But the gods are smiling, because a month ago my bosses said there's a position open for me if I were interested. Something completely different -- carrying out research analysis for my colleagues around the world. I would be based from home, working three days a week, with a four-month sabbatical so I can go to China. Yes please, I said, thank you very much. It sounds perfect!
The new role, I am happy to say, is working out well. My commute consists of a dozen steps from the kitchen to the spare room, I have no transport expenses, and coffee and tea are free. The only downside is I am by myself the entire day and completely tied to the computer. But even when I am talking to colleagues and clients, it's via Skype and I am still typing away on the keyboard. It didn't take long for my back to become unhappy.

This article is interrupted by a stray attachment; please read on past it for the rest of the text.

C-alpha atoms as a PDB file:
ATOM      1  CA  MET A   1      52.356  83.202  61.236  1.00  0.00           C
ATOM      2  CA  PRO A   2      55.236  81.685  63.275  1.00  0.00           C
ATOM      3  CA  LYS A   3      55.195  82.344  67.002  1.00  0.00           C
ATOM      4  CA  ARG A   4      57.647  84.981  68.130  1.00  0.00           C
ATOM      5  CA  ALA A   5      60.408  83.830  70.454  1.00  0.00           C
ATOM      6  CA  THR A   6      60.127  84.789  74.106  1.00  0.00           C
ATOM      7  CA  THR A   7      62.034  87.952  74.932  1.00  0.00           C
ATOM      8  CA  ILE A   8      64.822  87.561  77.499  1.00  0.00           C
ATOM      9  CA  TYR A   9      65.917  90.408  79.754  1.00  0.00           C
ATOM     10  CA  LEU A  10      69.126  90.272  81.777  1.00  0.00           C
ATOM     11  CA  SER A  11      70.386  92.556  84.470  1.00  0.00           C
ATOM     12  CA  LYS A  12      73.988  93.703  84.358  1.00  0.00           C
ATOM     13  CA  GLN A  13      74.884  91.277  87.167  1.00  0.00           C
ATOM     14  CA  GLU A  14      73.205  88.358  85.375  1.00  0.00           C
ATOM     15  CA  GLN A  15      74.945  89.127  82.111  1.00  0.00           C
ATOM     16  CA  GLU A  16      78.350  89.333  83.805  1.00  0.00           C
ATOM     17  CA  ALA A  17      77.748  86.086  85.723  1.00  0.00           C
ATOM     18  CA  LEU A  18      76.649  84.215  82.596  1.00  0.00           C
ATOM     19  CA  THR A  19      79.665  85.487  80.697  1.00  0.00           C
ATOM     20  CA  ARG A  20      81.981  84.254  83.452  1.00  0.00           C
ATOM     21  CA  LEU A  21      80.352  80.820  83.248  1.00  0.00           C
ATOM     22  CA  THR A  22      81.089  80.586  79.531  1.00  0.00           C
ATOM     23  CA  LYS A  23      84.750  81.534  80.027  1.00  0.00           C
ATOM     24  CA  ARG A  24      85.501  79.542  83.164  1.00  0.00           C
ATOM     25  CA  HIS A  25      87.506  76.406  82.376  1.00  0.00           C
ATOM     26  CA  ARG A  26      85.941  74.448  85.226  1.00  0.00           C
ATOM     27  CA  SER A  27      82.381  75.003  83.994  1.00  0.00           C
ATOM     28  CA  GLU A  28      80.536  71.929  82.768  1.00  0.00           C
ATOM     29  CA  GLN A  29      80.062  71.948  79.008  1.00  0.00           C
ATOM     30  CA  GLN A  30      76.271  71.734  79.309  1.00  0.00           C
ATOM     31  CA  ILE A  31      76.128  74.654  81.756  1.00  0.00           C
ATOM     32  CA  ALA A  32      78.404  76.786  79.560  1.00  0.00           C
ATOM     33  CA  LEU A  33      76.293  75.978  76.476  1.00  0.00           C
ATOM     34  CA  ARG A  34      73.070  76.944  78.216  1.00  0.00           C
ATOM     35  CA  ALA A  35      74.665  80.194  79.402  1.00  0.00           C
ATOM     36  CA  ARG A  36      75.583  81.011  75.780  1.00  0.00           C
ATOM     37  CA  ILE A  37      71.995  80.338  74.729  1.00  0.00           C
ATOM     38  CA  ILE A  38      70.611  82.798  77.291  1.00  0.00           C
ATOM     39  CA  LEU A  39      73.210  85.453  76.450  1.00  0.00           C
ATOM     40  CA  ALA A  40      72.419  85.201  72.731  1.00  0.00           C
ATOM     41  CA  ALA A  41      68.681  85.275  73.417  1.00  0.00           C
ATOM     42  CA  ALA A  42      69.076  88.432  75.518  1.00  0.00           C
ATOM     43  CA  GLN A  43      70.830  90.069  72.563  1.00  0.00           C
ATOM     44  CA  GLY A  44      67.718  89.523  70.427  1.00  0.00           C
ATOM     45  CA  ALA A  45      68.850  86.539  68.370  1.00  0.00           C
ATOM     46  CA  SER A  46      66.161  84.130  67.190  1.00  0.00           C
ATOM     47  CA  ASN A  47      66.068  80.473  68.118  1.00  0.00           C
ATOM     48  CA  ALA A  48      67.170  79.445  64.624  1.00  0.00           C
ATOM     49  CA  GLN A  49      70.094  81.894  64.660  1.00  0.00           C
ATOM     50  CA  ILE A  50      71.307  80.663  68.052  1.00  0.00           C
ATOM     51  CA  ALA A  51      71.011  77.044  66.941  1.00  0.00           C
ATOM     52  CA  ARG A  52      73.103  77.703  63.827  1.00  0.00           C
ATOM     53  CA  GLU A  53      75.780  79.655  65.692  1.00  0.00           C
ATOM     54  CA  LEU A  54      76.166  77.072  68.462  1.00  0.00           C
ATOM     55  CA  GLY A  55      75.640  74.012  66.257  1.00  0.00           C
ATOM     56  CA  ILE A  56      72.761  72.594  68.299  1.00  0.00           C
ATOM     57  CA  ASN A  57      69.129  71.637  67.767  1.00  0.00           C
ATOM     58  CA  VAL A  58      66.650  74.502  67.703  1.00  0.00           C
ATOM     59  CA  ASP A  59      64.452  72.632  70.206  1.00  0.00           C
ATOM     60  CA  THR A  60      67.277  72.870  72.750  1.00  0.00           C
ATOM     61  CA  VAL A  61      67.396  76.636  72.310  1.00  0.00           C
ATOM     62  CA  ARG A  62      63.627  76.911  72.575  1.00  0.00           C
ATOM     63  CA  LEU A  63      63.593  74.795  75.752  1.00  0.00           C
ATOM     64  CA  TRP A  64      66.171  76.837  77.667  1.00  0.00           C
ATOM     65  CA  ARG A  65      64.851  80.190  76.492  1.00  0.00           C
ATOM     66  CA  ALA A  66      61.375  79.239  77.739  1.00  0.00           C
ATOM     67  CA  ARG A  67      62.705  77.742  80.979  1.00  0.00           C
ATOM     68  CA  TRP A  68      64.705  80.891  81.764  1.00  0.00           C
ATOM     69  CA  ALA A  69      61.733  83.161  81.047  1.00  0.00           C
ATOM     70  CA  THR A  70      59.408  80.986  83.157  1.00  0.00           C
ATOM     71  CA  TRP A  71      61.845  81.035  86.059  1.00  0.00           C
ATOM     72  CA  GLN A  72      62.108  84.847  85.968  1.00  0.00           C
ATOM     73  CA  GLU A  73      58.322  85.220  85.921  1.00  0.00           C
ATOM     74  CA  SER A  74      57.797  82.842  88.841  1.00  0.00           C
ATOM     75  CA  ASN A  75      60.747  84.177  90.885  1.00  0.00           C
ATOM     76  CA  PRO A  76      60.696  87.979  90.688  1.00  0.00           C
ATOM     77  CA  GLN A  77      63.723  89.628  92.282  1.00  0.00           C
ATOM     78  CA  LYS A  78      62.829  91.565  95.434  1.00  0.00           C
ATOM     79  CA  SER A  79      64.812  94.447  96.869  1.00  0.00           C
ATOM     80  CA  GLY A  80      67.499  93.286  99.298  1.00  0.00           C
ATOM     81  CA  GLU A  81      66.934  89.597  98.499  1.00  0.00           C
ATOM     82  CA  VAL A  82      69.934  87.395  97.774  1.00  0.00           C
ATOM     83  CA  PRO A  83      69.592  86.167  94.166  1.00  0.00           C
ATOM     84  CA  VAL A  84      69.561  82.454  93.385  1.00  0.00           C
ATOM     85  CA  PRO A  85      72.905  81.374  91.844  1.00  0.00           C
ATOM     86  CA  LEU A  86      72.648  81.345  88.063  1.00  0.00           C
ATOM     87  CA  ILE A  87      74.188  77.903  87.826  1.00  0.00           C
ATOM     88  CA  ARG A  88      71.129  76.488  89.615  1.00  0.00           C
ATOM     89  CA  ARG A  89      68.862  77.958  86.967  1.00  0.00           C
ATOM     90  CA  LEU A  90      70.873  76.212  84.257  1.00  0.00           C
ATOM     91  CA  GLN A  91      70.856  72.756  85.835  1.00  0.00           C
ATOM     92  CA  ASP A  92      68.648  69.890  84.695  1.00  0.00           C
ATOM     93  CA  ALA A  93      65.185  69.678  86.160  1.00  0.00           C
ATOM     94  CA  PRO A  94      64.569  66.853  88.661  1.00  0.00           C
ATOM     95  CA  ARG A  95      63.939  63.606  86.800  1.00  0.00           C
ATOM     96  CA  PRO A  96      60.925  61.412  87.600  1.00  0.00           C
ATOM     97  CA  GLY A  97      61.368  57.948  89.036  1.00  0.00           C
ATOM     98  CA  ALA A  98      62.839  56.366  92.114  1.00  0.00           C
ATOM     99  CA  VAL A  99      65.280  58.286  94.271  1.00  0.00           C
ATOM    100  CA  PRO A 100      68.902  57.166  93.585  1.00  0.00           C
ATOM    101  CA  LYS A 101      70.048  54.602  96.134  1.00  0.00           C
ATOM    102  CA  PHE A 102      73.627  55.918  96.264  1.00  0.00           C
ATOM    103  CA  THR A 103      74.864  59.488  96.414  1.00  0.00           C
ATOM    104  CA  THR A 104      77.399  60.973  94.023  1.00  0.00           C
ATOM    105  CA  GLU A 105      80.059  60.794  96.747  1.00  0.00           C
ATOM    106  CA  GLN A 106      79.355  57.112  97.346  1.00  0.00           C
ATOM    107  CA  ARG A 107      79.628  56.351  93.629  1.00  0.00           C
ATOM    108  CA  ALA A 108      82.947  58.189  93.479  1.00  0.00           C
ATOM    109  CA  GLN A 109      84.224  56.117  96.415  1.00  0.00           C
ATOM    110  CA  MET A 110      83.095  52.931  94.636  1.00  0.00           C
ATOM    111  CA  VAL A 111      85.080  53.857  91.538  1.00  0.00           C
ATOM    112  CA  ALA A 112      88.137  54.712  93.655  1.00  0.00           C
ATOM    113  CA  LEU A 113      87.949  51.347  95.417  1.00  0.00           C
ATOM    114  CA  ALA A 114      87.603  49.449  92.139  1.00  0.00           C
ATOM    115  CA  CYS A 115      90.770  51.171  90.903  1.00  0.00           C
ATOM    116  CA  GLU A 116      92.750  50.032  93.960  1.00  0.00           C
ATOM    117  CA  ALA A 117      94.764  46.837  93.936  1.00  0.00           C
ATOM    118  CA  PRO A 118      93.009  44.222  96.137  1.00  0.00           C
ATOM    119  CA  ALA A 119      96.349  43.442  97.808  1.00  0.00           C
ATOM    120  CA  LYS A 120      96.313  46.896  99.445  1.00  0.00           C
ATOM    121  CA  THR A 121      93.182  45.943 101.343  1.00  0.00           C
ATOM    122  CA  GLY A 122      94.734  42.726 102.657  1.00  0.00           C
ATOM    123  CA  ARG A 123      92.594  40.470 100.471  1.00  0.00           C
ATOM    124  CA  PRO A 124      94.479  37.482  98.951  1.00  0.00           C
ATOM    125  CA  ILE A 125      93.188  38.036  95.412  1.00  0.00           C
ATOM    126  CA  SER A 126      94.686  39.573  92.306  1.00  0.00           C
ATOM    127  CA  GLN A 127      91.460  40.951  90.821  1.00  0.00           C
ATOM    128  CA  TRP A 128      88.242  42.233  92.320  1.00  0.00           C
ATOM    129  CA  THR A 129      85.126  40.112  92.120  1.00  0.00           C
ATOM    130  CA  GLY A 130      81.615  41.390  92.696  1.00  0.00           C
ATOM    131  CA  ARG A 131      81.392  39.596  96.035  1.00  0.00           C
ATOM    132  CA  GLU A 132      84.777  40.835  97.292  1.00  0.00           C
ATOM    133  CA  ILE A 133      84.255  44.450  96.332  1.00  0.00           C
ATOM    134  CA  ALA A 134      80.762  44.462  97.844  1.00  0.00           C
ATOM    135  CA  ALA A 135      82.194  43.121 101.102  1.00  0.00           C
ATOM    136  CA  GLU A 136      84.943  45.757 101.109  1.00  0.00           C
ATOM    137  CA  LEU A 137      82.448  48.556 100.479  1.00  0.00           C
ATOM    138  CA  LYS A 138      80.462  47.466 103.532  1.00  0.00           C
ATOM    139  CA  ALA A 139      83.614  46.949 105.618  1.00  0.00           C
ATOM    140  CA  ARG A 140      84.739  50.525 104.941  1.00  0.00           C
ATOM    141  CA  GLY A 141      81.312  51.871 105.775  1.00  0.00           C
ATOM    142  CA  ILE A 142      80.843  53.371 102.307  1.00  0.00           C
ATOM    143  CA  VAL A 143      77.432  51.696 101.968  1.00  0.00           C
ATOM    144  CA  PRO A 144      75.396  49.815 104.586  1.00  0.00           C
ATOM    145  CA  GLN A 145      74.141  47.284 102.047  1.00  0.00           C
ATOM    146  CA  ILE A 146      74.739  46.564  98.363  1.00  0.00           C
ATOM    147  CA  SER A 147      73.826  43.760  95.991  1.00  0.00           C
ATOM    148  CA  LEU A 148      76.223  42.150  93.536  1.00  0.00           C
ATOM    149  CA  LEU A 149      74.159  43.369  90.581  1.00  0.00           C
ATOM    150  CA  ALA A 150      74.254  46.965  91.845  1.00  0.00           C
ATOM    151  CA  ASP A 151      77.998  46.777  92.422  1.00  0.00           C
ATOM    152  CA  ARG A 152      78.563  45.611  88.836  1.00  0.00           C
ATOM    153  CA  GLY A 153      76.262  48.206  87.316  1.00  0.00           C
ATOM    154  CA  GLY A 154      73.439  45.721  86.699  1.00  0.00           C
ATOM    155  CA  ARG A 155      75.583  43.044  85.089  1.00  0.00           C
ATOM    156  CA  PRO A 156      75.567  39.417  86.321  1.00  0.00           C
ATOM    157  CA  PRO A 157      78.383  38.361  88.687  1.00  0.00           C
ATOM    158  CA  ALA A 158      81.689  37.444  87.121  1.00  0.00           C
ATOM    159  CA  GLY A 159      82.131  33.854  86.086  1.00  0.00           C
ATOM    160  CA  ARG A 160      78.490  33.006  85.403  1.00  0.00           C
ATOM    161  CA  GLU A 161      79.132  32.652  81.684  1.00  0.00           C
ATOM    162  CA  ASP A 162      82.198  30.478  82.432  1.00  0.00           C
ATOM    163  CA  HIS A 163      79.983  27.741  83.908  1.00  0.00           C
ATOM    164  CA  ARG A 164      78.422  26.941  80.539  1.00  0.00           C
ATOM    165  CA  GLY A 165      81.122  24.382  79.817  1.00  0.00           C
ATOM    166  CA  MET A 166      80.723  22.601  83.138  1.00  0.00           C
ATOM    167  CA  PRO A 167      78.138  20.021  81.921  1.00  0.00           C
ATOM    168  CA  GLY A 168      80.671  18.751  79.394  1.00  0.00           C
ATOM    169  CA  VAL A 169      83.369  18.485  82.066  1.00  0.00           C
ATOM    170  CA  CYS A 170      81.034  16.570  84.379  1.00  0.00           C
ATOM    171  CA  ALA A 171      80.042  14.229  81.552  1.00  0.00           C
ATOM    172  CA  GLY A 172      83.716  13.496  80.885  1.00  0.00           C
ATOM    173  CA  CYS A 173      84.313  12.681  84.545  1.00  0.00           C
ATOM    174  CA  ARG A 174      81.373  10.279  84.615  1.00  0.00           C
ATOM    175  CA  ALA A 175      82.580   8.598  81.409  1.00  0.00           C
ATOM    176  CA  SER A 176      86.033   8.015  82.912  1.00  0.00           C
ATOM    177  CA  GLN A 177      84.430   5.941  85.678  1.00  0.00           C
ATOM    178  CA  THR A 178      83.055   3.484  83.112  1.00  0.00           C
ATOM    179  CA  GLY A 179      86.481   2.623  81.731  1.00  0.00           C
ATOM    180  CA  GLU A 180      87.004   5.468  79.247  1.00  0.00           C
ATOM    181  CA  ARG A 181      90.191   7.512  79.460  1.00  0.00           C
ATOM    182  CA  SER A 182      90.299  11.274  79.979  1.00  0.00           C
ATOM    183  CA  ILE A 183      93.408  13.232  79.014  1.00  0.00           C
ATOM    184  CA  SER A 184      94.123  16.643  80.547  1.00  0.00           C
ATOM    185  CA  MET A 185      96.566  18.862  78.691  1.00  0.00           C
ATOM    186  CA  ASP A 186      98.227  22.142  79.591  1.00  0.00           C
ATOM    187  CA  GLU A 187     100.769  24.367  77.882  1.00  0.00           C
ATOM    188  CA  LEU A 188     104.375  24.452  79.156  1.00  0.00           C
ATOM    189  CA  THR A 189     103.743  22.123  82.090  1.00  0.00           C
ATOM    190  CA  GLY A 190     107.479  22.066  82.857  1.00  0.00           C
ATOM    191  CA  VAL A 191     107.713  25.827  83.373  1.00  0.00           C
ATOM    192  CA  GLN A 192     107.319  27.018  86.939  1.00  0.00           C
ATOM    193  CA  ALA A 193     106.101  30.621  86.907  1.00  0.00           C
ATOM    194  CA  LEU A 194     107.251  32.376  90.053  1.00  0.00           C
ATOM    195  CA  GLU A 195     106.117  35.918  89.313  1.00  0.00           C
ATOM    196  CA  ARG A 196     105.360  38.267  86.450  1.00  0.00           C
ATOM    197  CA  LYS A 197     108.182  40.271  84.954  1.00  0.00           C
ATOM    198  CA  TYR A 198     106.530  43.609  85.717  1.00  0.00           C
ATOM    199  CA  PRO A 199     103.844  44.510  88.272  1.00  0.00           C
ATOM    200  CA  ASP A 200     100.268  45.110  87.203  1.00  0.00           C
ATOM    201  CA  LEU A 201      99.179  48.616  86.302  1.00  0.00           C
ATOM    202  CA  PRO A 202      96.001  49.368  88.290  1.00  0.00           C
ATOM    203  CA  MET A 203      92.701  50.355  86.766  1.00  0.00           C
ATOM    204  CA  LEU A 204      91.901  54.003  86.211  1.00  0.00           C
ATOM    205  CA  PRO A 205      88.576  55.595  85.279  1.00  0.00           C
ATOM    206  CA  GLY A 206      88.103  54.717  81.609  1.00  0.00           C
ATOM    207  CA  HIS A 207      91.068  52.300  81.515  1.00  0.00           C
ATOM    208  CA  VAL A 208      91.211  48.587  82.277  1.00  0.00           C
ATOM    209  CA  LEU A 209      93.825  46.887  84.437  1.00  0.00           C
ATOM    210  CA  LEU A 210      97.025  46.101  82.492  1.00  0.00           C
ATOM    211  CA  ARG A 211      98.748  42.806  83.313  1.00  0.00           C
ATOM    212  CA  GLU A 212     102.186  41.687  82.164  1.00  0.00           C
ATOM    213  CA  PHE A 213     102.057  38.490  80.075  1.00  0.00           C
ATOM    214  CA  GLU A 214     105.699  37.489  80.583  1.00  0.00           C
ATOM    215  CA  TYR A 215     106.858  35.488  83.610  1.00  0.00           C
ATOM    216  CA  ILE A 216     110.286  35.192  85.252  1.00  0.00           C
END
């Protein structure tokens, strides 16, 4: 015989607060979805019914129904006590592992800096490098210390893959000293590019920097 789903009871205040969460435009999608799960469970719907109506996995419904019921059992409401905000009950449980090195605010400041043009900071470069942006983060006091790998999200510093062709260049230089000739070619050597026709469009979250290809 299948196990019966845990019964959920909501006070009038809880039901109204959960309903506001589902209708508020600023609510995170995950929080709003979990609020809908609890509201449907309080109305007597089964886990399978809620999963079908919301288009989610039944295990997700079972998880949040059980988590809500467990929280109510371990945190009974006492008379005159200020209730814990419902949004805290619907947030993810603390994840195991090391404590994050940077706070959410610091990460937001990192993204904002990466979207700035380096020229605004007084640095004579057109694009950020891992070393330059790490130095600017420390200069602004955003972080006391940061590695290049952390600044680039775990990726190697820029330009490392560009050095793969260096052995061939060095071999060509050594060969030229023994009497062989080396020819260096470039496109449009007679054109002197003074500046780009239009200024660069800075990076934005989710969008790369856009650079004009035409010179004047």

Holy camole, I spend half my time in clinic sorting out patients' bad backs, shoulders and necks -- musculoskeletal pain is an acupuncturist's bread and butter -- and here I am, in danger of doing my back in because I am immobile for eight hours a day.
From a traditional Chinese medicine perspective, back pain is Qi and Blood Stagnation of the Bladder channel (if it runs down the back) or Gallbladder channel (if the pain extends down the side of the leg), or whatever channel or pathway is affected. Everything feels stuck , and needles placed in the right points help the body unblock those places of stagnation.
Fortunately no one can see me so when I take my hourly breaks, I can be found on the floor doing stretches. If you are desk-bound, set your alarm to go off every hour and go for a nice stretch, make a cup of tea, water the plants. Whatever you do, get up and do something different. Otherwise years of being hunched in front of a computer will send you to an acupuncturist because plenty of research shows that acupuncture is effective for chronic back pain.